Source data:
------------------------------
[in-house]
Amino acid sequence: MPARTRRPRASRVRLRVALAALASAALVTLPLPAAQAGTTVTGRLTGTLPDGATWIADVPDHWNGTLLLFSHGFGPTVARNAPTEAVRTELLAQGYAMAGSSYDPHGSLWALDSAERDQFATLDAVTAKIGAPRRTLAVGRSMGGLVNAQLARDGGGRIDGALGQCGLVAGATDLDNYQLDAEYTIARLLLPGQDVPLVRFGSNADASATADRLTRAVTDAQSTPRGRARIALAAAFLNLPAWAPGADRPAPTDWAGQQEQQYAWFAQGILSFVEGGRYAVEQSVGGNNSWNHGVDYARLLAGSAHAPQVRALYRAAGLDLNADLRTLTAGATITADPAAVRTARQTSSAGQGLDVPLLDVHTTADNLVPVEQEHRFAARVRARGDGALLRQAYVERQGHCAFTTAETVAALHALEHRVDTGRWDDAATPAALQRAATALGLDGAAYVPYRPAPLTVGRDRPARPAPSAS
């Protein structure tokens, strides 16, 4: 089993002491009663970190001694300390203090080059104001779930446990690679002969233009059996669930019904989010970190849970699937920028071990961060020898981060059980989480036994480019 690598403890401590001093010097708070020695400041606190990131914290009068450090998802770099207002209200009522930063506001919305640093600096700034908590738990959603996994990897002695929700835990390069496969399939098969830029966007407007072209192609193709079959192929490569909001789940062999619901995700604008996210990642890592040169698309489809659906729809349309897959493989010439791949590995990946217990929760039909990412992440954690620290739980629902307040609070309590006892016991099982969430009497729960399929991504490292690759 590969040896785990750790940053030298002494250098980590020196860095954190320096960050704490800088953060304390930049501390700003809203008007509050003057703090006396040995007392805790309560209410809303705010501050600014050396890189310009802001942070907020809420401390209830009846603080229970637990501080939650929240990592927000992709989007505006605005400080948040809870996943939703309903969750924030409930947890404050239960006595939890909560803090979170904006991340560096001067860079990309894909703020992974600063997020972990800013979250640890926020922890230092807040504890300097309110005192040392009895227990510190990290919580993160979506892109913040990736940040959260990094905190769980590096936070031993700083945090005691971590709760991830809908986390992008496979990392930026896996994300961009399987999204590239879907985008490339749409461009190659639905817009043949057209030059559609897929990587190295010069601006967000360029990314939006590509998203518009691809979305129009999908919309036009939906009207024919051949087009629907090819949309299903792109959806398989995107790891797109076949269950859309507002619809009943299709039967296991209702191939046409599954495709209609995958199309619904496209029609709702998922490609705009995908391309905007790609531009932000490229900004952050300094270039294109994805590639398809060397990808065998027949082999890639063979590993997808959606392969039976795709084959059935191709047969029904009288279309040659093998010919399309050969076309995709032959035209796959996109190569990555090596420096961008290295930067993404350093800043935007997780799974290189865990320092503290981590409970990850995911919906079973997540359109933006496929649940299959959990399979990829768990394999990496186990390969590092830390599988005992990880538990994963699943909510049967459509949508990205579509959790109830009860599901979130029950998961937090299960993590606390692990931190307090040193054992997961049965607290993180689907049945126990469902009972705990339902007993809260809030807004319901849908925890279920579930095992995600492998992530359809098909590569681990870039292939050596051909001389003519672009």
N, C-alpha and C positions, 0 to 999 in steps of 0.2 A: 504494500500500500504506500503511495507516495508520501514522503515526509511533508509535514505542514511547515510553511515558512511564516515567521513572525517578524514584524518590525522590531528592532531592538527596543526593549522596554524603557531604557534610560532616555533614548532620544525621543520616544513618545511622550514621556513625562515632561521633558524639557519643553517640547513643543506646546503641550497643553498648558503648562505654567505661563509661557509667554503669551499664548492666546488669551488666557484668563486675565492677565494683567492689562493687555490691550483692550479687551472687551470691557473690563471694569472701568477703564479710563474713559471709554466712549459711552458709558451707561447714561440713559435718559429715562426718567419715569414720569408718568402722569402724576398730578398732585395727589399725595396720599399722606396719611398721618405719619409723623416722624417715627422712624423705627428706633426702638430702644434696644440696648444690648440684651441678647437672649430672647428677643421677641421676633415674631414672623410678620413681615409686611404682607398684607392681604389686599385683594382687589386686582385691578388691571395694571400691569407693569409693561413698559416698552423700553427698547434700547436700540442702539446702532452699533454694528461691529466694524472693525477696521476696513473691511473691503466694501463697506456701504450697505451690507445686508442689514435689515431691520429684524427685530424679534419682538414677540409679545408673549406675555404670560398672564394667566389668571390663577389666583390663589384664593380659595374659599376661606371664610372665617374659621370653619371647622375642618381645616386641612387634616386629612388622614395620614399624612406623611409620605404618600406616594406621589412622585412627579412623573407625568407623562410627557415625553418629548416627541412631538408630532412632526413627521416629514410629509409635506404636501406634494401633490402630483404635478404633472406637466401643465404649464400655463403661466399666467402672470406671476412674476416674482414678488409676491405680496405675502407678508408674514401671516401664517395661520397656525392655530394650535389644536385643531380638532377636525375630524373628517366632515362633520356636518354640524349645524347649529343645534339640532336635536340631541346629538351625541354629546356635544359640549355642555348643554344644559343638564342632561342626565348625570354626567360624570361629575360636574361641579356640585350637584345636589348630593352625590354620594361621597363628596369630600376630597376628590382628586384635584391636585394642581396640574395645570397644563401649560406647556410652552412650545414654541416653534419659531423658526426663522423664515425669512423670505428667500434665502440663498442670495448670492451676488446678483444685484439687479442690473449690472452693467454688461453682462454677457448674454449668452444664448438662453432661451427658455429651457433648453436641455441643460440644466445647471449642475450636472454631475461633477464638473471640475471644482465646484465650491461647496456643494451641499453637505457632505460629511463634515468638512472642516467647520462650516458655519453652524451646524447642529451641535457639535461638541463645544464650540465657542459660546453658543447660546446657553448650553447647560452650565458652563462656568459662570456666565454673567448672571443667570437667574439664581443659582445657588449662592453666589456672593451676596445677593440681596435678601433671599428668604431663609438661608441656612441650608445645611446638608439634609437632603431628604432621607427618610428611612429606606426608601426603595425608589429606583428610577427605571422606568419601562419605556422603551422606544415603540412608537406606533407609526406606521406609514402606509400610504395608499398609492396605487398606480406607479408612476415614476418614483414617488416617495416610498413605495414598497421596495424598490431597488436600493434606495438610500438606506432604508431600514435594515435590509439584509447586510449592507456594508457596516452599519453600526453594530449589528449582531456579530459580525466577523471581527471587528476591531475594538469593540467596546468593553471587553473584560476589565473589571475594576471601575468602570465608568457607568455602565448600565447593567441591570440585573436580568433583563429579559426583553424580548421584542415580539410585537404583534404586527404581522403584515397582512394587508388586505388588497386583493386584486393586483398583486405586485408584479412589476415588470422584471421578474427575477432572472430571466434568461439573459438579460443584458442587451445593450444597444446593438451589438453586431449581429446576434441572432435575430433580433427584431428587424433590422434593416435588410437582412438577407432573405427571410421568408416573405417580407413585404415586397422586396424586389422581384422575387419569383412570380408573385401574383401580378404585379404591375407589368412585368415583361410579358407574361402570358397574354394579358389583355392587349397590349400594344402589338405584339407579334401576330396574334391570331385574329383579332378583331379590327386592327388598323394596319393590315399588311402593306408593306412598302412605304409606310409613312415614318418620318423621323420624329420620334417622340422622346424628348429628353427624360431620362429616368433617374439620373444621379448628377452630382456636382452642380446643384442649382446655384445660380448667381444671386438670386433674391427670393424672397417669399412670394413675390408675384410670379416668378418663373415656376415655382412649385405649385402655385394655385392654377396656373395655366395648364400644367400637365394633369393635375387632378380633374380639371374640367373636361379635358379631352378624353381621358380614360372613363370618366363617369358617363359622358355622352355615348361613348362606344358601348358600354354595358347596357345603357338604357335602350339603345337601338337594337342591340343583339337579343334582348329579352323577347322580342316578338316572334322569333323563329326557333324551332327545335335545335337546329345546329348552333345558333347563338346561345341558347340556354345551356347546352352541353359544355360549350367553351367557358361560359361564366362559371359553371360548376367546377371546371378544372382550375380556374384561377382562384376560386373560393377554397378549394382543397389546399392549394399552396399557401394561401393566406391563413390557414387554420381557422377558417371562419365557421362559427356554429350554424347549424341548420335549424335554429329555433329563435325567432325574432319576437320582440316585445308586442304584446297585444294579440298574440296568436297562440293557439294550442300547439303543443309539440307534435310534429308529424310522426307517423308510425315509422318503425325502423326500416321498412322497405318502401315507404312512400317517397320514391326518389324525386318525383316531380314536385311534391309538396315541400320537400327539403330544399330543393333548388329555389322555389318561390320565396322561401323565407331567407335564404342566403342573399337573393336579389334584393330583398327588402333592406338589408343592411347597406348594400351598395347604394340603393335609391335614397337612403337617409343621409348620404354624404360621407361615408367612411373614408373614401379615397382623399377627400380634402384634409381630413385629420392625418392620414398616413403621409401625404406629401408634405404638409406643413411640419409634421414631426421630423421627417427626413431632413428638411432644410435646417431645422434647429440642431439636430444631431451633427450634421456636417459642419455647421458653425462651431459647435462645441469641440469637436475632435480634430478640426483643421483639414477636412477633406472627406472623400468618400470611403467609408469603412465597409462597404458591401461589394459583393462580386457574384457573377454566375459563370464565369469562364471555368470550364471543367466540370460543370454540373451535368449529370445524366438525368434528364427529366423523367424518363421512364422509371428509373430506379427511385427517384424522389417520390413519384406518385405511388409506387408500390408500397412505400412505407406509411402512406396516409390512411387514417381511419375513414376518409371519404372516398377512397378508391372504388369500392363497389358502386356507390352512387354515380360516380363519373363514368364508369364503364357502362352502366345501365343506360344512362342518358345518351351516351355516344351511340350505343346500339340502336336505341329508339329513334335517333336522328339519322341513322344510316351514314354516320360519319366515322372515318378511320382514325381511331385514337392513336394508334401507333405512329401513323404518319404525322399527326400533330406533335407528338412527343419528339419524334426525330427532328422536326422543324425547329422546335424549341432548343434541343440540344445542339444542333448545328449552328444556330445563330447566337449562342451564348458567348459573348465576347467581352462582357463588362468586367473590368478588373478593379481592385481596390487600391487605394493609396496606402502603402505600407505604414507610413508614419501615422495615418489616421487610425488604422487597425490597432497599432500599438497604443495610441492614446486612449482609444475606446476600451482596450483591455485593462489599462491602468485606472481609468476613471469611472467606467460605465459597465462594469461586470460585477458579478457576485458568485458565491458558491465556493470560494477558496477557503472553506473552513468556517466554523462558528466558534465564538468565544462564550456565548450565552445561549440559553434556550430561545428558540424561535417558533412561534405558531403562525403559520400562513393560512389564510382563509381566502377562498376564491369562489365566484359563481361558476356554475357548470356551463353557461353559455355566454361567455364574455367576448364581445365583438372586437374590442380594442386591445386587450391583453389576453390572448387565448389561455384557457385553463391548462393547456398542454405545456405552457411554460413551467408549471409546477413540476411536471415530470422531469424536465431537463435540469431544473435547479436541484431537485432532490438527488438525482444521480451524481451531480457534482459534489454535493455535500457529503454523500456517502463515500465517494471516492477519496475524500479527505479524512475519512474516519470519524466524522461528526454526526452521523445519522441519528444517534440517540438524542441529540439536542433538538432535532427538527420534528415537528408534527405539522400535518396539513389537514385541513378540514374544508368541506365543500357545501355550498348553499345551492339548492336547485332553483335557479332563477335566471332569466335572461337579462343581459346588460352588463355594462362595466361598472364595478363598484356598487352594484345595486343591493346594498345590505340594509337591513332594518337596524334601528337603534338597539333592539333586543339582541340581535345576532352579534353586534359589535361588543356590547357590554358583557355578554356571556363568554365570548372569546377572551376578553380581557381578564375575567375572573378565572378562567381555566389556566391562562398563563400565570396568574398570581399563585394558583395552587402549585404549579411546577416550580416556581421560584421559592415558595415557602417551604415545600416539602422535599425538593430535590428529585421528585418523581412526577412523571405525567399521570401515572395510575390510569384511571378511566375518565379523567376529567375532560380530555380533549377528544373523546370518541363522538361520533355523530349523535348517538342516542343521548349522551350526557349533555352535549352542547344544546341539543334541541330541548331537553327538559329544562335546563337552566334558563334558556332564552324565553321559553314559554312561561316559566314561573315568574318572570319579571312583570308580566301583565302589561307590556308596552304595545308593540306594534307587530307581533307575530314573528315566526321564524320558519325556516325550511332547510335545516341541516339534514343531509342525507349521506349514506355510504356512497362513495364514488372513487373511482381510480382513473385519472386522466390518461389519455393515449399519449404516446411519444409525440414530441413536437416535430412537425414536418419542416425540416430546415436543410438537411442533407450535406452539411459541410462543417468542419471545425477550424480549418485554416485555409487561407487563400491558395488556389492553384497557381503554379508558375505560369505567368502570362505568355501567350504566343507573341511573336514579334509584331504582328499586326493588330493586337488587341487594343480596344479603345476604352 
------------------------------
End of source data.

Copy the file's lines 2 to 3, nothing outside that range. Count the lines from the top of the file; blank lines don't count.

Amino acid sequence: MPARTRRPRASRVRLRVALAALASAALVTLPLPAAQAGTTVTGRLTGTLPDGATWIADVPDHWNGTLLLFSHGFGPTVARNAPTEAVRTELLAQGYAMAGSSYDPHGSLWALDSAERDQFATLDAVTAKIGAPRRTLAVGRSMGGLVNAQLARDGGGRIDGALGQCGLVAGATDLDNYQLDAEYTIARLLLPGQDVPLVRFGSNADASATADRLTRAVTDAQSTPRGRARIALAAAFLNLPAWAPGADRPAPTDWAGQQEQQYAWFAQGILSFVEGGRYAVEQSVGGNNSWNHGVDYARLLAGSAHAPQVRALYRAAGLDLNADLRTLTAGATITADPAAVRTARQTSSAGQGLDVPLLDVHTTADNLVPVEQEHRFAARVRARGDGALLRQAYVERQGHCAFTTAETVAALHALEHRVDTGRWDDAATPAALQRAATALGLDGAAYVPYRPAPLTVGRDRPARPAPSAS
């Protein structure tokens, strides 16, 4: 089993002491009663970190001694300390203090080059104001779930446990690679002969233009059996669930019904989010970190849970699937920028071990961060020898981060059980989480036994480019 690598403890401590001093010097708070020695400041606190990131914290009068450090998802770099207002209200009522930063506001919305640093600096700034908590738990959603996994990897002695929700835990390069496969399939098969830029966007407007072209192609193709079959192929490569909001789940062999619901995700604008996210990642890592040169698309489809659906729809349309897959493989010439791949590995990946217990929760039909990412992440954690620290739980629902307040609070309590006892016991099982969430009497729960399929991504490292690759 590969040896785990750790940053030298002494250098980590020196860095954190320096960050704490800088953060304390930049501390700003809203008007509050003057703090006396040995007392805790309560209410809303705010501050600014050396890189310009802001942070907020809420401390209830009846603080229970637990501080939650929240990592927000992709989007505006605005400080948040809870996943939703309903969750924030409930947890404050239960006595939890909560803090979170904006991340560096001067860079990309894909703020992974600063997020972990800013979250640890926020922890230092807040504890300097309110005192040392009895227990510190990290919580993160979506892109913040990736940040959260990094905190769980590096936070031993700083945090005691971590709760991830809908986390992008496979990392930026896996994300961009399987999204590239879907985008490339749409461009190659639905817009043949057209030059559609897929990587190295010069601006967000360029990314939006590509998203518009691809979305129009999908919309036009939906009207024919051949087009629907090819949309299903792109959806398989995107790891797109076949269950859309507002619809009943299709039967296991209702191939046409599954495709209609995958199309619904496209029609709702998922490609705009995908391309905007790609531009932000490229900004952050300094270039294109994805590639398809060397990808065998027949082999890639063979590993997808959606392969039976795709084959059935191709047969029904009288279309040659093998010919399309050969076309995709032959035209796959996109190569990555090596420096961008290295930067993404350093800043935007997780799974290189865990320092503290981590409970990850995911919906079973997540359109933006496929649940299959959990399979990829768990394999990496186990390969590092830390599988005992990880538990994963699943909510049967459509949508990205579509959790109830009860599901979130029950998961937090299960993590606390692990931190307090040193054992997961049965607290993180689907049945126990469902009972705990339902007993809260809030807004319901849908925890279920579930095992995600492998992530359809098909590569681990870039292939050596051909001389003519672009």